Top Ten Ways to Protect Your Kids from the Fallout of a High Conflict Break-up
(By Joan B. Kelly, Ph.D.)
1. Talk to your children about your separation
Studies show that only 5 percent of parents actually sit down, explain to their children when a marriage is breaking up, and encourage the kids to ask questions. Nearly one quarter of parents say nothing, leaving their children in total confusion. Talk to your kids. Tell them, in very simple terms, what it all means to them and their lives. When parents do not explain what’s happening to their children, the kids feel anxious, upset and lonely and find it much harder to cope with the separation.
2. Be discreet
Recognize that your children love you both, and think of how to reorganize things in a way that respects their relationship with both parents. Don’t leave adversarial papers, filings and affidavits out on your kitchen counter for children to read. Don’t talk to your best friend, your mother or your lawyer on the phone about legal matters or your ex when the kids are in the next room.
They may hear you. Sometimes kids creep up to the door to listen. Even though they’re disturbed by conflict and meanness between their parents, kids are inevitably curious – and illequipped to understand these adult matters.
3. Act like grown-ups: keep your conflict away from the kids
People with personality disorders have chronic internal distress and/or ongoing impairment of social functioning in many settings. They are characterized by an inability to reflect on their own behavior and an inability to adapt their behavior to changing circumstances. This is part of who they are. There are at least ten different types of personality disorders.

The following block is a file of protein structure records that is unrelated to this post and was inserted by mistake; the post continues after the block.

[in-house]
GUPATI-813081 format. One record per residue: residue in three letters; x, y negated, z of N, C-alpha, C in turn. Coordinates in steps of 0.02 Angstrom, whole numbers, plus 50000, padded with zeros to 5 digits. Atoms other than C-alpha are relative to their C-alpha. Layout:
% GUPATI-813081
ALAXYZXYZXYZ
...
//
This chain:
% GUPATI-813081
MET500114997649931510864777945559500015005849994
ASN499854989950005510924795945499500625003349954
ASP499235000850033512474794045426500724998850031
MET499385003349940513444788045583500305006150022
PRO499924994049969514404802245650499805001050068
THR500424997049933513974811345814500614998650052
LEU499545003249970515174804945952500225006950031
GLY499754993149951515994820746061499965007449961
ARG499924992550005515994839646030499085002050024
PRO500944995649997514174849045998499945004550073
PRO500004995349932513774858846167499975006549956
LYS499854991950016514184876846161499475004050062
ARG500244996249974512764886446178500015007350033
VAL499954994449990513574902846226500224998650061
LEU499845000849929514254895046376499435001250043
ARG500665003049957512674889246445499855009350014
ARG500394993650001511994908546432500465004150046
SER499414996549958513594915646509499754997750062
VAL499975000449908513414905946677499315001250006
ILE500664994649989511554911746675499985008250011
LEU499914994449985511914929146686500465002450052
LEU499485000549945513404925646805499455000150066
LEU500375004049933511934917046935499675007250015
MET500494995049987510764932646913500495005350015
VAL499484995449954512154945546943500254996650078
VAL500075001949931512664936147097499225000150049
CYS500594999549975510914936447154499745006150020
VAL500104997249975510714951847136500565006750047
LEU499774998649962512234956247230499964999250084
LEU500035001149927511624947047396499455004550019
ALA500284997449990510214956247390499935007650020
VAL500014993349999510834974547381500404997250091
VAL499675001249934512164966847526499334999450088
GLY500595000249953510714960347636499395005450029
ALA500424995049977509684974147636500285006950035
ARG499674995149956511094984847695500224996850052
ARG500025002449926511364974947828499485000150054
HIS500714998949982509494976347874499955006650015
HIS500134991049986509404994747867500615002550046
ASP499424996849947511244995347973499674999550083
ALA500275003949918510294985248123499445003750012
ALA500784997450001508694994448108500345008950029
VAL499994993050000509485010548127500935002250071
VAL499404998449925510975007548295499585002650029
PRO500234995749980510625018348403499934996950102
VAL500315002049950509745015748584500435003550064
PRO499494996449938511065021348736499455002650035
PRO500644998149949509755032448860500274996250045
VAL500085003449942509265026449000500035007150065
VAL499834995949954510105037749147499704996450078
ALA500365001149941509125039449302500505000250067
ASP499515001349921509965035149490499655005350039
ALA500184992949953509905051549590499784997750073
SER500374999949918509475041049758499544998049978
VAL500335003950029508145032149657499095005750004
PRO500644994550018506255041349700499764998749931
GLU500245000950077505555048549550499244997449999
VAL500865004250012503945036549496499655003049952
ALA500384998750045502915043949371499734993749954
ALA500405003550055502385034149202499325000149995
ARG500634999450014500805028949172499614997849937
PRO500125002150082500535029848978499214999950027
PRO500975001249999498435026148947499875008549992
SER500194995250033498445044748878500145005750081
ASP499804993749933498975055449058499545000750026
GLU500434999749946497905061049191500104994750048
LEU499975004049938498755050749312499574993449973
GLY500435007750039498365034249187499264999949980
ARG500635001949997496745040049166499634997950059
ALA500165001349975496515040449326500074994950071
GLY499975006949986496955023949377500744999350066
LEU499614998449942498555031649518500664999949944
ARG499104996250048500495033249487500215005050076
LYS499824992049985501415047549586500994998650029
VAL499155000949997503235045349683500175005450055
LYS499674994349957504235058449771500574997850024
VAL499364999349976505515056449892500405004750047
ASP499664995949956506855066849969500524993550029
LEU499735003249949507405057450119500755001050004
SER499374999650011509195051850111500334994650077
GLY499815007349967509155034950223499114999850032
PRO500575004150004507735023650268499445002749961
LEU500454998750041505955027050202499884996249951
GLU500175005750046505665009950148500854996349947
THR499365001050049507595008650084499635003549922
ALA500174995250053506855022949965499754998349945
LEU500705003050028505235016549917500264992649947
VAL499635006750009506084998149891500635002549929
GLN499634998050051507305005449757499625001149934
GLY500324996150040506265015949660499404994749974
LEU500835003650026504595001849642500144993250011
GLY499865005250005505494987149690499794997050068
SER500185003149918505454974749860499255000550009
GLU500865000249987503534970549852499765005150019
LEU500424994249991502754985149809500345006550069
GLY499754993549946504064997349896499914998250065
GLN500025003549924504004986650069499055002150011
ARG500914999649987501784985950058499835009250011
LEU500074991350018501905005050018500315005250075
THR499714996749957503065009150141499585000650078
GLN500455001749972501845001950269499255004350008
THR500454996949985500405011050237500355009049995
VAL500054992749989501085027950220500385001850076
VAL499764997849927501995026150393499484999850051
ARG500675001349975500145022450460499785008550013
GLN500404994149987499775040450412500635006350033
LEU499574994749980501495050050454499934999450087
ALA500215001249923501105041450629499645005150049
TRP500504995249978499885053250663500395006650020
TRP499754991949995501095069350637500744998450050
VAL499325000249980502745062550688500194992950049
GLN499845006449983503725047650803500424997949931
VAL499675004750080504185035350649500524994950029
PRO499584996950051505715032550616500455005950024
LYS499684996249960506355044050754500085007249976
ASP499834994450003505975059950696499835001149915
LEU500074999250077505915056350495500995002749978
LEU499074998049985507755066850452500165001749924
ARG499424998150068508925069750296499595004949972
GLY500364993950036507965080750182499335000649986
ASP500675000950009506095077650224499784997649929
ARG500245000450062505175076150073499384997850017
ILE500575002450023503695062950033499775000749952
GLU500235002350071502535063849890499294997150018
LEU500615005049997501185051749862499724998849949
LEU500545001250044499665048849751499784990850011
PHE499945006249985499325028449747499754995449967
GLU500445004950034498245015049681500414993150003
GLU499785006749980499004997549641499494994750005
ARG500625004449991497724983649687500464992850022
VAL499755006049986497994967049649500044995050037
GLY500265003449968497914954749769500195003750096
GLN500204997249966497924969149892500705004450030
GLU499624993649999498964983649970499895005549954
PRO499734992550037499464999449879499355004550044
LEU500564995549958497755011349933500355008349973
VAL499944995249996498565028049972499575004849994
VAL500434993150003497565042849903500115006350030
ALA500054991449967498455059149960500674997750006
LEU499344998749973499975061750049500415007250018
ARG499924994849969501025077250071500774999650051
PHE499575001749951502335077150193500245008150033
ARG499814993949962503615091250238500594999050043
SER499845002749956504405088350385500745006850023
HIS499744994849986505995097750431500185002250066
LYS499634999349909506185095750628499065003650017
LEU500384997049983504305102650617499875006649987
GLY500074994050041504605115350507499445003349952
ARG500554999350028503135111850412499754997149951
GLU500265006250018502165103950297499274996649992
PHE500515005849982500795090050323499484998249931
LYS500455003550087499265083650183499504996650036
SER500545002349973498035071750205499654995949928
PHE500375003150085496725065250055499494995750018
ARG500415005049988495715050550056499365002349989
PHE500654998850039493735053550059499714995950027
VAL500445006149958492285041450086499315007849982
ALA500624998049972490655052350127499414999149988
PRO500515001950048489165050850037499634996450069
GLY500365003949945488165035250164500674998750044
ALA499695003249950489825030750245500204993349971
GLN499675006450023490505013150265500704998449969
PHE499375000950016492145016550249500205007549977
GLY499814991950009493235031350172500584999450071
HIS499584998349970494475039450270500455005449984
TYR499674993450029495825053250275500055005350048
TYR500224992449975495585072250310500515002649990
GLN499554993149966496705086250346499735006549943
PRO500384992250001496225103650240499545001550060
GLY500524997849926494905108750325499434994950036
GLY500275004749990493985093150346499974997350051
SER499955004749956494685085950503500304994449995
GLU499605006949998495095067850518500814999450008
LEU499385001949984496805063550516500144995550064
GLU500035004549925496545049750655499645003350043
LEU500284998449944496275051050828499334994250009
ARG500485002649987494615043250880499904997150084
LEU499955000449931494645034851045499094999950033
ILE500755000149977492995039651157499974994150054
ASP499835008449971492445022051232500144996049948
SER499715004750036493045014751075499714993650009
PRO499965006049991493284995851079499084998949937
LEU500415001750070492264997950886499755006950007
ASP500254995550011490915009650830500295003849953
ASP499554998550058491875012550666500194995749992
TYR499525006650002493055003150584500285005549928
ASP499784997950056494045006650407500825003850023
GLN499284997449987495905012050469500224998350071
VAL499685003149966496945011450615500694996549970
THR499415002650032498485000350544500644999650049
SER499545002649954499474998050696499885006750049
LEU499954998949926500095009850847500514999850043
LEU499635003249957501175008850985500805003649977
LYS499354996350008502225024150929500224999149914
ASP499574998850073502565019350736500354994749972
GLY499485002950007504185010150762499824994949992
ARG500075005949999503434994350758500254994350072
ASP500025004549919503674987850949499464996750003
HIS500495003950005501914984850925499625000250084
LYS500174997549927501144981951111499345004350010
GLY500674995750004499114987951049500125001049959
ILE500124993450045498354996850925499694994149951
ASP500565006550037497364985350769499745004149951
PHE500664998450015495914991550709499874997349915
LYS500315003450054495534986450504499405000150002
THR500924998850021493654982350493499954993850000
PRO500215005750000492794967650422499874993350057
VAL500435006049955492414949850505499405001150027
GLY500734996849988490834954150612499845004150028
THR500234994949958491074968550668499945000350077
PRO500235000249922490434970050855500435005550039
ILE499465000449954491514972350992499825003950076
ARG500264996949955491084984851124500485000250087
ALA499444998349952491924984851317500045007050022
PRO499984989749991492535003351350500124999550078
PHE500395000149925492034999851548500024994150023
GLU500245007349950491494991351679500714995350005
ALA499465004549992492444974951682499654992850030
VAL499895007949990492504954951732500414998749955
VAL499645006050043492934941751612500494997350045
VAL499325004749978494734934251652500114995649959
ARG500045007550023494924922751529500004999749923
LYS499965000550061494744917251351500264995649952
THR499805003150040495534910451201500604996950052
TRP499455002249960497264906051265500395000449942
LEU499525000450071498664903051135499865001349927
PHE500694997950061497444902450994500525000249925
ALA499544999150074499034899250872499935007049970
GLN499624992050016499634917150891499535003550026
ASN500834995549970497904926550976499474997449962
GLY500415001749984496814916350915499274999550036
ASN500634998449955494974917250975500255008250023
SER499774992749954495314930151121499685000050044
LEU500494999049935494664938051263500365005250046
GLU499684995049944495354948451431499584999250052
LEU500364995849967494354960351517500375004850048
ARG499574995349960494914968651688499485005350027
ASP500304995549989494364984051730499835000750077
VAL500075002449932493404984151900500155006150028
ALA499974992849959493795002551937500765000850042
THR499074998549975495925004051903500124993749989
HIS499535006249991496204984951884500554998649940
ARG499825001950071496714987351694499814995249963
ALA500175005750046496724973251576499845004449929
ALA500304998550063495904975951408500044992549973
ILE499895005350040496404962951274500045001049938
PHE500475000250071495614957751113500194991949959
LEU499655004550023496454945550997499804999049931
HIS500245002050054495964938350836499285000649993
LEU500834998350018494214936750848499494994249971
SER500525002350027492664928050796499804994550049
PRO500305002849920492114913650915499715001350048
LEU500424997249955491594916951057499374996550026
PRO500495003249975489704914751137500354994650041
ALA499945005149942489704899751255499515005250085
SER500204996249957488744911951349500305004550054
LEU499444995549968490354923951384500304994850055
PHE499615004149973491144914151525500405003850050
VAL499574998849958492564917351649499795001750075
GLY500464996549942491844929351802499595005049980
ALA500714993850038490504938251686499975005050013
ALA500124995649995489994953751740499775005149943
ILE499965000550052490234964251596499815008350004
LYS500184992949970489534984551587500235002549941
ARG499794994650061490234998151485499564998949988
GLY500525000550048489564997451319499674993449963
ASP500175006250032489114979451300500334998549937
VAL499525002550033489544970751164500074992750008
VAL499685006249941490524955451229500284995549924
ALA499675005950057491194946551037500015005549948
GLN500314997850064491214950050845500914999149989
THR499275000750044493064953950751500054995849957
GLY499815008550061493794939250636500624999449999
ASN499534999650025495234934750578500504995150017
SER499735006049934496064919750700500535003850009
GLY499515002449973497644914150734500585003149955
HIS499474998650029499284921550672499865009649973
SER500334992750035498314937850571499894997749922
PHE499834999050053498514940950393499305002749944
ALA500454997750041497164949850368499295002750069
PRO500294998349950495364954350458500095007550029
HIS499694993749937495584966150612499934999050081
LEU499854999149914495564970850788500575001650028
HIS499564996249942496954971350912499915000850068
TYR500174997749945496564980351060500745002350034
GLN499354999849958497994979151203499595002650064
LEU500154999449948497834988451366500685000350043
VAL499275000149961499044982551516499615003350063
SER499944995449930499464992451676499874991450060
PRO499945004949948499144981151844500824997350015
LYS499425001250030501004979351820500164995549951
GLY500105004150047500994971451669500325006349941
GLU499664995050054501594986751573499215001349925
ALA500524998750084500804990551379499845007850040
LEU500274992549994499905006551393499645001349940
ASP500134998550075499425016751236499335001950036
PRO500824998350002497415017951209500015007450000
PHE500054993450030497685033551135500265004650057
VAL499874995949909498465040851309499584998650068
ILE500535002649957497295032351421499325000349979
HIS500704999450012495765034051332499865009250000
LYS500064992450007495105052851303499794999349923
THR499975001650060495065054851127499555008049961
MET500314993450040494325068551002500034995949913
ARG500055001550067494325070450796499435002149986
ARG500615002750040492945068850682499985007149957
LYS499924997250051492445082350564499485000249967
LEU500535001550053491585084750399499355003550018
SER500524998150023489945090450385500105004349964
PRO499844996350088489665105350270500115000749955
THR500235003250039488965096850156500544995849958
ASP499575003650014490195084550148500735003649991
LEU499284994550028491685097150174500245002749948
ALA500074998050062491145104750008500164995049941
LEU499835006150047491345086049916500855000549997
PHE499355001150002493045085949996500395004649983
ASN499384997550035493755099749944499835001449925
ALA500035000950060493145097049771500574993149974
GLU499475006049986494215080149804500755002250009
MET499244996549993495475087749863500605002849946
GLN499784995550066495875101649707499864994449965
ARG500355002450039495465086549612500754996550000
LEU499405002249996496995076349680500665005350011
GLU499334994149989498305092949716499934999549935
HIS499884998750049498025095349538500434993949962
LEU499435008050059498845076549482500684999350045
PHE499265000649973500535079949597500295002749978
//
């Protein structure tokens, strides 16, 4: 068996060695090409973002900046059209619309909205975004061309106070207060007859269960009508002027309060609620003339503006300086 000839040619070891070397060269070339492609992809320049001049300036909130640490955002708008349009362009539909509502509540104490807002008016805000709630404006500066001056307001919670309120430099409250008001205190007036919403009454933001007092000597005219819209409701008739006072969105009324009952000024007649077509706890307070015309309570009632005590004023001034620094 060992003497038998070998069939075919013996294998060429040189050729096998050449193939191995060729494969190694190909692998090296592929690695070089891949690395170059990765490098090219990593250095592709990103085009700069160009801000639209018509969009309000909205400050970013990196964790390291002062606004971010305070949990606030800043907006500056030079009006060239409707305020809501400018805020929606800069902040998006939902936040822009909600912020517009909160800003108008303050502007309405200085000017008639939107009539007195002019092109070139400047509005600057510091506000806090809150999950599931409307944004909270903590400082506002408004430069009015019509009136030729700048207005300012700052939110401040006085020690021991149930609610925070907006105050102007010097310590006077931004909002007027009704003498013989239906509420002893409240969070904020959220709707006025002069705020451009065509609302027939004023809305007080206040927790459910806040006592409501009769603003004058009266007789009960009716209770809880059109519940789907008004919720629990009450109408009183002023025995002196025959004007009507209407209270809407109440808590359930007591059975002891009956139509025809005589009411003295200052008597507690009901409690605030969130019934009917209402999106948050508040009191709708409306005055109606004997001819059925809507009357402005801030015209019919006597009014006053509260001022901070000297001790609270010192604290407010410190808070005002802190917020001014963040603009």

4. Dad, stay in the picture
Long-term studies show that the more involved fathers are after separation and divorce, the better. Develop a child-centered parenting plan that allows a continuing and meaningful relationship with both parents. Where a good father-child relationship exists, kids grow into adolescence and young adulthood as well-adjusted as married-family children. High levels of appropriate father involvement are linked to better academic functioning in kids as well as better adjustment overall. That’s true at every age level and particularly in adolescents. Fathers, be more than a “fun” dad. Help with homework and projects, use appropriate discipline, and be emotionally available to talk about problems.
5. Mom, deal with anger appropriately
In their anger and pain, mothers may actively try to keep Dad out of the children’s lives – even when they are good fathers whom the children love. When you’re hurting, it’s easy to think you never want to see the ex again, and to convince yourself that’s also best for the kids. But children’s needs during separation are very different from their parents. Research reports children consistently saying, “Tell my dad I want to see him more. I want to see him for longer periods of time. Tell my mom to let me see my dad.”
6. Be a good parent